The relative abundance of three species of low-oxygen tolerant benthic foraminifers, the PEB index, in foraminiferal assemblages from sediment cores is used to trace the history of low-oxygen bottom-water conditions on the Louisiana shelf. Analyses of a network of box cores indicate that the modern zone of chronic seasonal hypoxia off the Mississippi Delta began to develop around 1920 and was well established by 1960. The pattern of development over the last century is consistent with the interpretation that the formation of modern chronic hypoxia is related to anthropogenic activities resulting in increased transport of nutrients to the Louisiana shelf.
The PEB index in two gravity- and box core pairs (MRD05-4 and 05-6) indicates that low-oxygen bottom-water events have occurred periodically on the Louisiana Shelf for at least the last 1000 14C years. The pre-1900 low-oxygen bottom-water events are likely caused by intervals of increased Mississippi River discharge and widespread wetland export. The PEB record in gravity cores indicates that the pre-1900 low-oxygen bottom-water events were not as well developed or as geographically extensive as the modern hypoxia zone. We conclude that the development of low-oxygen bottom-water on the Louisiana shelf is a natural process that has been negatively modified by human activities in the last 100 years.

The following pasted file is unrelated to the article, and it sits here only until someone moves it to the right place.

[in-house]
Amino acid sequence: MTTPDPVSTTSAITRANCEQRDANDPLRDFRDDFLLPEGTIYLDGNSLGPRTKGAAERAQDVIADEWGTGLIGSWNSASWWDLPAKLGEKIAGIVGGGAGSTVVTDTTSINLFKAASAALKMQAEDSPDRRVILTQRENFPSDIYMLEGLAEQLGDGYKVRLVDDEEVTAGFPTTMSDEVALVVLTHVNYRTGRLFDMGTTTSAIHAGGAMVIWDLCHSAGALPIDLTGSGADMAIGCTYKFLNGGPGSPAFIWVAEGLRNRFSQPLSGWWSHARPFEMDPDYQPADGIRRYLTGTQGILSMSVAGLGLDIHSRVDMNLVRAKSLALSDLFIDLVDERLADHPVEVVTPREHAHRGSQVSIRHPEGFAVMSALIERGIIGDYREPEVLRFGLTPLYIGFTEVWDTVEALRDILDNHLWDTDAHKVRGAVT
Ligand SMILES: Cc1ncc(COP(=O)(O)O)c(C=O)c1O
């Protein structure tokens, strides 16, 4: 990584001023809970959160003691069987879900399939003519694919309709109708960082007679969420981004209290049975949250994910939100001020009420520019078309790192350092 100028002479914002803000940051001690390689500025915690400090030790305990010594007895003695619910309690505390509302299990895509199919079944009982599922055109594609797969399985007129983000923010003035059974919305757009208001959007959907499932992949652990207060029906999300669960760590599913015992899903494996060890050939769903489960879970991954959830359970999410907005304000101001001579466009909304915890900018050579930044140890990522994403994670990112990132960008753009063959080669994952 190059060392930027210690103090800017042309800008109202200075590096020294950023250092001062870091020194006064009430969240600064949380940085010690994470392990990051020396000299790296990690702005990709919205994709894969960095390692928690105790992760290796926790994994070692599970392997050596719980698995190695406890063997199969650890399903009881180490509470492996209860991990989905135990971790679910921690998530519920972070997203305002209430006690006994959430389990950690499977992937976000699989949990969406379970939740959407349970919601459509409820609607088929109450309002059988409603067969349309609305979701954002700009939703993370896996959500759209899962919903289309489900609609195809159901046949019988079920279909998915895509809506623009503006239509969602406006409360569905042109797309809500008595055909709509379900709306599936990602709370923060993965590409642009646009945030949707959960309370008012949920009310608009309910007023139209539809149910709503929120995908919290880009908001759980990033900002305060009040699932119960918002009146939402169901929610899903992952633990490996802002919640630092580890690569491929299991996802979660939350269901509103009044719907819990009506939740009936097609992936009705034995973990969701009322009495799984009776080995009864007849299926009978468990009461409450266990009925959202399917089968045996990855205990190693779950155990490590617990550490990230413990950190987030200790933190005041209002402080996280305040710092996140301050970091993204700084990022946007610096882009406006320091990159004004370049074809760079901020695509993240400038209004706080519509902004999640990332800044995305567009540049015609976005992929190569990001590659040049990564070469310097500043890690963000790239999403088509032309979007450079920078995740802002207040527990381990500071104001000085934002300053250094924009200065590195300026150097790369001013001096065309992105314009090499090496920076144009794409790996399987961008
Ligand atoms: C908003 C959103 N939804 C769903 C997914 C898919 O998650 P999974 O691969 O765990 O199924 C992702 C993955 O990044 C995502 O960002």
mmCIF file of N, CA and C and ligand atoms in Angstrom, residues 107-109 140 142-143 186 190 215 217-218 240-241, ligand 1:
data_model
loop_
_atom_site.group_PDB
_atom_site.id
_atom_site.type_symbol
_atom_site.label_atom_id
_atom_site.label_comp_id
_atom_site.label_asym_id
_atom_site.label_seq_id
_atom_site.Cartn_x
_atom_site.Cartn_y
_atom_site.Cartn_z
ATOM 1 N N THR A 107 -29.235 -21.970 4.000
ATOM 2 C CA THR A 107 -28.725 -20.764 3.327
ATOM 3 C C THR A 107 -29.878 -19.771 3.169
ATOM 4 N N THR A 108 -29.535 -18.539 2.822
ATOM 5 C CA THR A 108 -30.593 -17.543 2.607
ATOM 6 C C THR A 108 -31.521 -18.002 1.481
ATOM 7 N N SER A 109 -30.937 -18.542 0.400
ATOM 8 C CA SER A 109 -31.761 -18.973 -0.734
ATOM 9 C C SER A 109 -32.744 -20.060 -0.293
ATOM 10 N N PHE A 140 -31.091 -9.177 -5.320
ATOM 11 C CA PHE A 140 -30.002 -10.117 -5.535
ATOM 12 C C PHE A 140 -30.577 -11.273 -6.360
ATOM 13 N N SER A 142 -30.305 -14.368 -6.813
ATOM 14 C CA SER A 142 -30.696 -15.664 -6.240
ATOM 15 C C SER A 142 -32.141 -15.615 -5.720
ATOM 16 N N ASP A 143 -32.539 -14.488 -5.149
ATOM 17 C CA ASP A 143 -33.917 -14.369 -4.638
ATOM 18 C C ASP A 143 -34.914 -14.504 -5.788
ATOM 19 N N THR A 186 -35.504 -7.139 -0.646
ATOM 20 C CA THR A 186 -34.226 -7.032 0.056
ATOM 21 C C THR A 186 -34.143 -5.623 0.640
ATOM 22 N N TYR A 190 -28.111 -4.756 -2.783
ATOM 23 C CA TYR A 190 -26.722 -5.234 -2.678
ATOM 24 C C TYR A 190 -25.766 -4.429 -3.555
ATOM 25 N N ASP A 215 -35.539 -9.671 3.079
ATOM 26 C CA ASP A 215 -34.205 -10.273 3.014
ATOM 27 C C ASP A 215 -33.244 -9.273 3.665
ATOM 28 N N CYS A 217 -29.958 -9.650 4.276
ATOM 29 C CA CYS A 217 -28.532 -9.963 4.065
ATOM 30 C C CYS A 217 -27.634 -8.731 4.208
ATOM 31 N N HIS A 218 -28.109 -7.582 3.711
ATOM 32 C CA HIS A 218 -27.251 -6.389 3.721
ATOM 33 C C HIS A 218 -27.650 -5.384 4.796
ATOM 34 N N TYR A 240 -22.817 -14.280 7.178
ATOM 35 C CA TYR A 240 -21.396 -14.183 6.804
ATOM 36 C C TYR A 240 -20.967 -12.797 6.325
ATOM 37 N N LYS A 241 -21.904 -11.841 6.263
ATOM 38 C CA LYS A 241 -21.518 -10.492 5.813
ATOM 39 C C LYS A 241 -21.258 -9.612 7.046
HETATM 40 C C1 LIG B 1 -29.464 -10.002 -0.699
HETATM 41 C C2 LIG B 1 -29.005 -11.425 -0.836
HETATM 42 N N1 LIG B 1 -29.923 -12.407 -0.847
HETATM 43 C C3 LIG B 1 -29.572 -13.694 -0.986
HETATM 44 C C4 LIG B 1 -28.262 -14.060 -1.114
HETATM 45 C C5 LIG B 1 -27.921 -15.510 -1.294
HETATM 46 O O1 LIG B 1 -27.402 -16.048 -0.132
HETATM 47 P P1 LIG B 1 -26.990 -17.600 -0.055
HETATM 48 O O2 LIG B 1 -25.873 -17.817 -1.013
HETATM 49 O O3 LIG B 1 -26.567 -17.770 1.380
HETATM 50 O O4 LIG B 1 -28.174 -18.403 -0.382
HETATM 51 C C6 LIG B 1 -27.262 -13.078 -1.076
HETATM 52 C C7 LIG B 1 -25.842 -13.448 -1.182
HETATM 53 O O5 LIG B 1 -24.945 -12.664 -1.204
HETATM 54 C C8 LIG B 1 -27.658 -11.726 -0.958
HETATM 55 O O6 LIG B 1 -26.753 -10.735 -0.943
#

Additional publication details
|Publication Subtype||Journal Article|
|Title||The last 1000 years of natural and anthropogenic low-oxygen bottom-water on the Louisiana shelf, Gulf of Mexico|
|Series title||Marine Micropaleontology|
|Contributing office(s)||Coastal and Marine Geology Program|
|Larger Work Type||Article|
|Larger Work Subtype||Journal Article|
|Larger Work Title||Marine Micropaleontology|
|Other Geospatial||Gulf Of Mexico|